By JG Vibes
Yesterday we reported that Wesley Snipes was finally released from prison after serving a 3 year sentence for refusing to pay the government extortion racket known as “taxation”. If you had a difficult time seeing through the scam of taxation with that story, hopefully this one can show you how taxation is blatant theft and thuggery.
10 Maryland counties, including the one that i live in will now be taxing people for how much rain falls on their property. How much area is paved on their property, and how big their deck is will be primary factors in this new taxation scheme.
In 2010 the Obama administration’s Environmental Protection Agency ordered Maryland to reduce stormwater runoff into the Chesapeake Bay so that nitrogen levels fall 22 percent and phosphorus falls 15 percent from current amounts. The price tag: $14.8 billion.
And where do we get the $14.8 billion? By taxing so-called “impervious surfaces,” anything that prevents rain water from seeping into the earth (roofs, driveways, patios, sidewalks, etc.) thereby causing stormwater run off. In other words, a rain tax.And who levies this new rain tax? Witness how taxation, like rain, trickles down through the various pervious levels of government until it reaches the impervious level — me and you.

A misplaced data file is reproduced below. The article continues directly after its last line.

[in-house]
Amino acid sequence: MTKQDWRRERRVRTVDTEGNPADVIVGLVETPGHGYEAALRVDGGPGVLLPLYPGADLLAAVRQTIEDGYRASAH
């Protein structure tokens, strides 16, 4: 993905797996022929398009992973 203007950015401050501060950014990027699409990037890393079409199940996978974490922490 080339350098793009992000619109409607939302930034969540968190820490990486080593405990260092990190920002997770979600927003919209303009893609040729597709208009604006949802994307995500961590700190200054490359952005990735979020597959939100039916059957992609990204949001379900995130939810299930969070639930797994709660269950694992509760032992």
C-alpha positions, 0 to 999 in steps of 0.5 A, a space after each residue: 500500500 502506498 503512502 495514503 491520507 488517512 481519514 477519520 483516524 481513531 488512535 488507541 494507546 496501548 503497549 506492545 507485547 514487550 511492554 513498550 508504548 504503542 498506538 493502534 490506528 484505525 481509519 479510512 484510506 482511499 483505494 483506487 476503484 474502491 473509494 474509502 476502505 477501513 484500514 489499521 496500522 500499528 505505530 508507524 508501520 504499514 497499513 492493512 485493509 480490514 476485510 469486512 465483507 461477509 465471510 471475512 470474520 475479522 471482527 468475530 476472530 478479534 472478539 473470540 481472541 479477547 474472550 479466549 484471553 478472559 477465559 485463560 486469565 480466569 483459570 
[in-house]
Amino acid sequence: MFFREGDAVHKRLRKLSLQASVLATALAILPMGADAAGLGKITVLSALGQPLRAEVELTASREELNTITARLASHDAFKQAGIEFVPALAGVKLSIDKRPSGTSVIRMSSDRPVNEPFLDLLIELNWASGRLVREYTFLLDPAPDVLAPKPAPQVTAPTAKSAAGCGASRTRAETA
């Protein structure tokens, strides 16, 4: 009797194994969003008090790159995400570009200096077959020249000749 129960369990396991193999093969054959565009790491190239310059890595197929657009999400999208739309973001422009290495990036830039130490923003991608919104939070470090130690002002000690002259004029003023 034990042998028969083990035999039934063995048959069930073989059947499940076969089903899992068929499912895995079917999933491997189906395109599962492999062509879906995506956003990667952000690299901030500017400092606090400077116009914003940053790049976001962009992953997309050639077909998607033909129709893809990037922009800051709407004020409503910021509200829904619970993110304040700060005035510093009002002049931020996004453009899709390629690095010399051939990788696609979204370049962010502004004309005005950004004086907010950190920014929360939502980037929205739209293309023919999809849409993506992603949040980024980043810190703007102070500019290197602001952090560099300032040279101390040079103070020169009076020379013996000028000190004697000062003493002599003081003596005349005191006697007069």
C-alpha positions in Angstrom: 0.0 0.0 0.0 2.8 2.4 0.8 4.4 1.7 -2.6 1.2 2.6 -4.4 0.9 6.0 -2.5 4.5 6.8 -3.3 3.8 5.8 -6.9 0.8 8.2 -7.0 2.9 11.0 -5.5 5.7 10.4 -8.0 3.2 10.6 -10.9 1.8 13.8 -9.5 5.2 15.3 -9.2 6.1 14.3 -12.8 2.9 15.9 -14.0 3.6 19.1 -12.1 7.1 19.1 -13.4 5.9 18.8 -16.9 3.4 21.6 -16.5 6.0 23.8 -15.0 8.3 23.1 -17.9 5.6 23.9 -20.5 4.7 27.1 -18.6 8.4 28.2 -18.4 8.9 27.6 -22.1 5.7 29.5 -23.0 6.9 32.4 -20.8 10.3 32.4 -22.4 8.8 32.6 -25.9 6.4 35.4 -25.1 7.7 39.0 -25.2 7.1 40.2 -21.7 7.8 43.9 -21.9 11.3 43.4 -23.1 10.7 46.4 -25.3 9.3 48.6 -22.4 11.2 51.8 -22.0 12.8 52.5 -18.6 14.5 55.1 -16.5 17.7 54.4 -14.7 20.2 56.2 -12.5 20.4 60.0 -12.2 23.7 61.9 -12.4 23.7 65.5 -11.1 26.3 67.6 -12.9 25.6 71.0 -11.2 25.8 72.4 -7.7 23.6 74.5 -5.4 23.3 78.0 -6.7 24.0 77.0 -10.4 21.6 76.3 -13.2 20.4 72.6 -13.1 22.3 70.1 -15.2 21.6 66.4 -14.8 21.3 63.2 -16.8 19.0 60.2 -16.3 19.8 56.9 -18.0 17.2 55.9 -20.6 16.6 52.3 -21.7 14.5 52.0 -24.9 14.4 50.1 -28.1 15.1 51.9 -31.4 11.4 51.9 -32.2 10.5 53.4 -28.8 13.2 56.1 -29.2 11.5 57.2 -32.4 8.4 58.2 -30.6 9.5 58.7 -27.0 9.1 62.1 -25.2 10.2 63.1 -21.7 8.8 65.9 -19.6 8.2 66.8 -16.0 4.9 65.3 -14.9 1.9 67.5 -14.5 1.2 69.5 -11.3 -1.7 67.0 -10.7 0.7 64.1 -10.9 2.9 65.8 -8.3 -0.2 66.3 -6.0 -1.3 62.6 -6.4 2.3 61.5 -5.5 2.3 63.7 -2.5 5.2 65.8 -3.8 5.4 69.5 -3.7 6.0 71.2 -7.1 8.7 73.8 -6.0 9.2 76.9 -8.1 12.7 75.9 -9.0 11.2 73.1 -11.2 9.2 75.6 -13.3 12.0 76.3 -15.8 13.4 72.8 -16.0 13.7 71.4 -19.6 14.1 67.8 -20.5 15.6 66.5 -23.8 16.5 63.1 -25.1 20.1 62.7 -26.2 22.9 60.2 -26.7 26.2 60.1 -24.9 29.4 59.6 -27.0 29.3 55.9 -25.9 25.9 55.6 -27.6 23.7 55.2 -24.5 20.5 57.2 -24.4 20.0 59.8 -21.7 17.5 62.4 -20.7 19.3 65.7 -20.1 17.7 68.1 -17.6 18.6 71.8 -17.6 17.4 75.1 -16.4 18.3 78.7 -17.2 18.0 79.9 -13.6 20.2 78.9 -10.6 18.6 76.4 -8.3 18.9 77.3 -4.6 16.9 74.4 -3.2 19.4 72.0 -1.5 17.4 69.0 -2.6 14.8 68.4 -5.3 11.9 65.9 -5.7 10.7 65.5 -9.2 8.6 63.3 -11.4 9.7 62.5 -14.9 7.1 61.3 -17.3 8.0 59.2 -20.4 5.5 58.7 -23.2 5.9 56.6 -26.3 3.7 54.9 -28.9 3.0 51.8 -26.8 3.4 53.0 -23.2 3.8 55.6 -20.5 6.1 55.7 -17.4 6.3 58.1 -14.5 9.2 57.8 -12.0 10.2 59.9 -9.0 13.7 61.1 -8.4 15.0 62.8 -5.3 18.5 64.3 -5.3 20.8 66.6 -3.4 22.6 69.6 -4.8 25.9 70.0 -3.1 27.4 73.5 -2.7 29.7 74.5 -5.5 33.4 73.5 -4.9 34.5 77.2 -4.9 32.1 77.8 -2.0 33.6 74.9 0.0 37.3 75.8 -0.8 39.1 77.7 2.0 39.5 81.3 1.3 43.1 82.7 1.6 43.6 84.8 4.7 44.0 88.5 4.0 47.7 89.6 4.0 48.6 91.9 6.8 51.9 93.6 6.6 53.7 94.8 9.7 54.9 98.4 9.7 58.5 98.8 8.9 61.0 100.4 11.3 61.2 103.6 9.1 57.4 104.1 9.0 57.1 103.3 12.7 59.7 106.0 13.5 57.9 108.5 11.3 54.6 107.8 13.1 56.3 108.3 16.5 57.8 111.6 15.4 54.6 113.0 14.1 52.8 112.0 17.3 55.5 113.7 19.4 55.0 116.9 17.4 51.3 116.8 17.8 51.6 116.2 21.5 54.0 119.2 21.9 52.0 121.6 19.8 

The EPA ordered Maryland to raise the money (an unfunded mandate), Maryland ordered its 10 largest counties to raise the money (another unfunded mandate) and, now, each of those counties is putting a local rain tax in place by July 1. So, if you live in Montgomery, Prince George’s, Howard, Anne Arundel, Carroll, Harford, Charles, Frederick, Baltimore counties or Baltimore city, you’ll be paying a rain tax on your next property tax bill.
The article goes on to explain the government will survey peoples property using drones and satellite imagery.
Homeowners will bear the brunt of the rain tax: of the $14.8 billion to be raised — $482 million each year until 2025 — about three-quarters will come from residential property owners. The rate is expected to start at $100 a year for most homeowners, although that could rise. The only rain tax shelter: credits and exemptions for property owners who follow stormwater “best practices.” How the money will be spent is another murky situation.